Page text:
Export Finance 
Access to credit represents an important barrier to exports. In most countries, governments intervene in credit financing by establishing specialized institutions like EXIM banks that provide special credit facilities to exporters. Prevalence of such credit facilities and credit institutions circumvent the need to finance exports through direct assistance, while motivating exporters to work towards utilizing the money borrowed in order to repay their loans. This in turn can guarantee higher returns on investments compared to direct subsidies.  While there is no state-funded export finance bank in Sri Lanka, Sri Lanka Export Credit Insurance Corporation (SLECIC) functions as the official state credit agency and insures exporters. Products and services provided by SLECIC are export insurance, including insurance against non-receipt or delayed receipt of payments resulting from commercial and non-commercial risks, credit guarantee for exporters, etc. However, the availability and utilization of export finance in Sri Lanka wasfound to be low. 
Export finance has been an important instrument of export promotion as far back as two decades ago for most developing countries. Though there has been much discussion about setting up an EXIM bank in Sri Lanka over the years, progress in this regard has been slow. 

In the 2016 Budget, Rs. 50 million was allocated as seed capital for the setting up of an EXIM bank jointly by the government and industry. The proposed EXIM bank is to be listed under the Colombo Stock Exchange (CSE). While several models of EXIM banks are currently in place around the world, it is important for Sri Lanka to decide which model would best suit its context/requirements, 
Investment promotion
While FDI promotion is unambiguously associated with greater FDI flows, the effectiveness of investment promotion is likely to have the greatest impact in countries where other factors (investment climate, market size, level of development, etc.) that attract FDI are favourable.
Although there are no substitutes for having the ‘right’ basics, investment promotion and facilitation can play an important role. In fact, investment promotion and facilitation is identified to be a vital pull factor of investments to a country. Promoting investment is financially costly and public expenditures towards this end can be justified only if government agencies set up for these purposes are successful in attracting greater volumes of FDI.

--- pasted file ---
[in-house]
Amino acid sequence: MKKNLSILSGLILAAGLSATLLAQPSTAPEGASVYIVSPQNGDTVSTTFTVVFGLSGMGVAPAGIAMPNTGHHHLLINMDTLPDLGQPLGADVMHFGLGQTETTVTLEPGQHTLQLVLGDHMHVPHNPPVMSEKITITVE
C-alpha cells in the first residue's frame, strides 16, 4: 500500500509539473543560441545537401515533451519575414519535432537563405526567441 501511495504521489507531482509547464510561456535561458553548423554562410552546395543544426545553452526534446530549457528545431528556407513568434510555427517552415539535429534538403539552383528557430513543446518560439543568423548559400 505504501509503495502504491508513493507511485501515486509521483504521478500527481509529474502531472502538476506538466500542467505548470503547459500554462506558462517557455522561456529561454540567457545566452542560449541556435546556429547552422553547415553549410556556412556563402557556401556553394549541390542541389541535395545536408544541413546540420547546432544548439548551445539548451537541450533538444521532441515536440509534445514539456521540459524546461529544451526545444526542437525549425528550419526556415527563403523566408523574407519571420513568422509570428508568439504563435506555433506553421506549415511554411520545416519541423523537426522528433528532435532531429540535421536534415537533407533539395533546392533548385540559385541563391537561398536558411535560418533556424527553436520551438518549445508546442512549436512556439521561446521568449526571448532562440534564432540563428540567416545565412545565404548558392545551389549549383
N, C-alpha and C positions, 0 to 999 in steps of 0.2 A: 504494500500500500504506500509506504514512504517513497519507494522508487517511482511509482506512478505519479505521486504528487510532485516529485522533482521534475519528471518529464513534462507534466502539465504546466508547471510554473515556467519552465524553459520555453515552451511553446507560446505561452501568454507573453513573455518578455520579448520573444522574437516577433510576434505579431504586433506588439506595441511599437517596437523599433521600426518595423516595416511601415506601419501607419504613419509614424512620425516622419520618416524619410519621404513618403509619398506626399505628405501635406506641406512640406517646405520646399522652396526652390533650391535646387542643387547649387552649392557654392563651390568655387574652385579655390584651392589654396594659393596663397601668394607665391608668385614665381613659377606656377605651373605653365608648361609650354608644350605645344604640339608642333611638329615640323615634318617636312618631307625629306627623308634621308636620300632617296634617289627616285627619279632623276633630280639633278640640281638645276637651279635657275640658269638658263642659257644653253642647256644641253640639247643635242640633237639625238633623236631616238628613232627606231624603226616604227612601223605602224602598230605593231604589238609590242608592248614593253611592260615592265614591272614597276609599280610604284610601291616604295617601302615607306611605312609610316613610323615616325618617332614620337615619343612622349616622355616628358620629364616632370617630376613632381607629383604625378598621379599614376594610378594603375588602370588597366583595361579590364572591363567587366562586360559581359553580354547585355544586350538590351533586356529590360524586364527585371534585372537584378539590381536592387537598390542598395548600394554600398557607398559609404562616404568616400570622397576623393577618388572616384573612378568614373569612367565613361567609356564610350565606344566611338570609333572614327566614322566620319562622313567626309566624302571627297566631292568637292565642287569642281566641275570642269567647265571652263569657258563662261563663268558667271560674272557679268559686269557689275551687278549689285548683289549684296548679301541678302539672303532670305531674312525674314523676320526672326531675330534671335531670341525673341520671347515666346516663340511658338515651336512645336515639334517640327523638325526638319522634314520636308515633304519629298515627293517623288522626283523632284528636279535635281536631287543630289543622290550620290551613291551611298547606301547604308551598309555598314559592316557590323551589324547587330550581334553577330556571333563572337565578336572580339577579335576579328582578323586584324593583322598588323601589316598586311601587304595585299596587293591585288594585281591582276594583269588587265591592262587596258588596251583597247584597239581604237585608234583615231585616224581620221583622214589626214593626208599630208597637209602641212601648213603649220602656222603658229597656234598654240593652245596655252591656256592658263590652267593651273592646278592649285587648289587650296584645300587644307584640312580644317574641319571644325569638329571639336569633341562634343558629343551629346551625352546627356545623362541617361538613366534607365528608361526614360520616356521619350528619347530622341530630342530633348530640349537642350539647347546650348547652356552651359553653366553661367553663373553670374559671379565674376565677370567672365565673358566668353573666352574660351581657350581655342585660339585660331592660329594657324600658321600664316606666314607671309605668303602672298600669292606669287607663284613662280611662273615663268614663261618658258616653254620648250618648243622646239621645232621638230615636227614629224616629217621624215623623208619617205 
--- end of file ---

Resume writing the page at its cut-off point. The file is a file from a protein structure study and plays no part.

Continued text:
In Sri Lanka, the Board of Investment (BOI) has been the government entity responsible for FDI. It functions as a central facilitation point for foreign investors and manages a number of EPZs. BOI provides assistance and advice throughout the investment process from initial point of inquiry through project approval, implementation, monitoring and aftercare facilities.
A review of BOI’s role as an investor promoter and facilitator suggests significant room for improvement in line with practices of top performing investor agencies around the world by, granting greater authority to the BOI to carry out its mandate, improving post-investment services, developing a promotional plan, adopting a more pro-active approach to attract potential investors, improving the capacity of BOI officers through training programmes, improving monitoring mechanism and maintaining comprehensive information on BOI projects and reviewing prevailing incentives structure.

 


Way forward
Creating an enabling environment for trade and FDI should remain the primary objective of the government in promoting trade and investment. A prerequisite is to reduce/eliminate ad hoc policy changes. 
Towards this end, a systematic trade policy framework, which sets out policy guidelines and identifies principal areas of action to strengthen different aspects of Sri Lanka’s export competitiveness, is crucial. Sri Lanka also needs to streamline business procedures and undertake urgent reforms to improve the country’s business climate to attract large volumes of FDI. Whether the newly established Agency for Development and Agency for International Trade could address these anomalies remains to be seen.
(This Policy Insight is based on the comprehensive chapter on ‘Promoting Exports and FDI under Financing Constraints’ in the ‘Sri Lanka: State of the Economy 2016 Report,’ the flagship publication of the Institute of Policy Studies of Sri Lanka)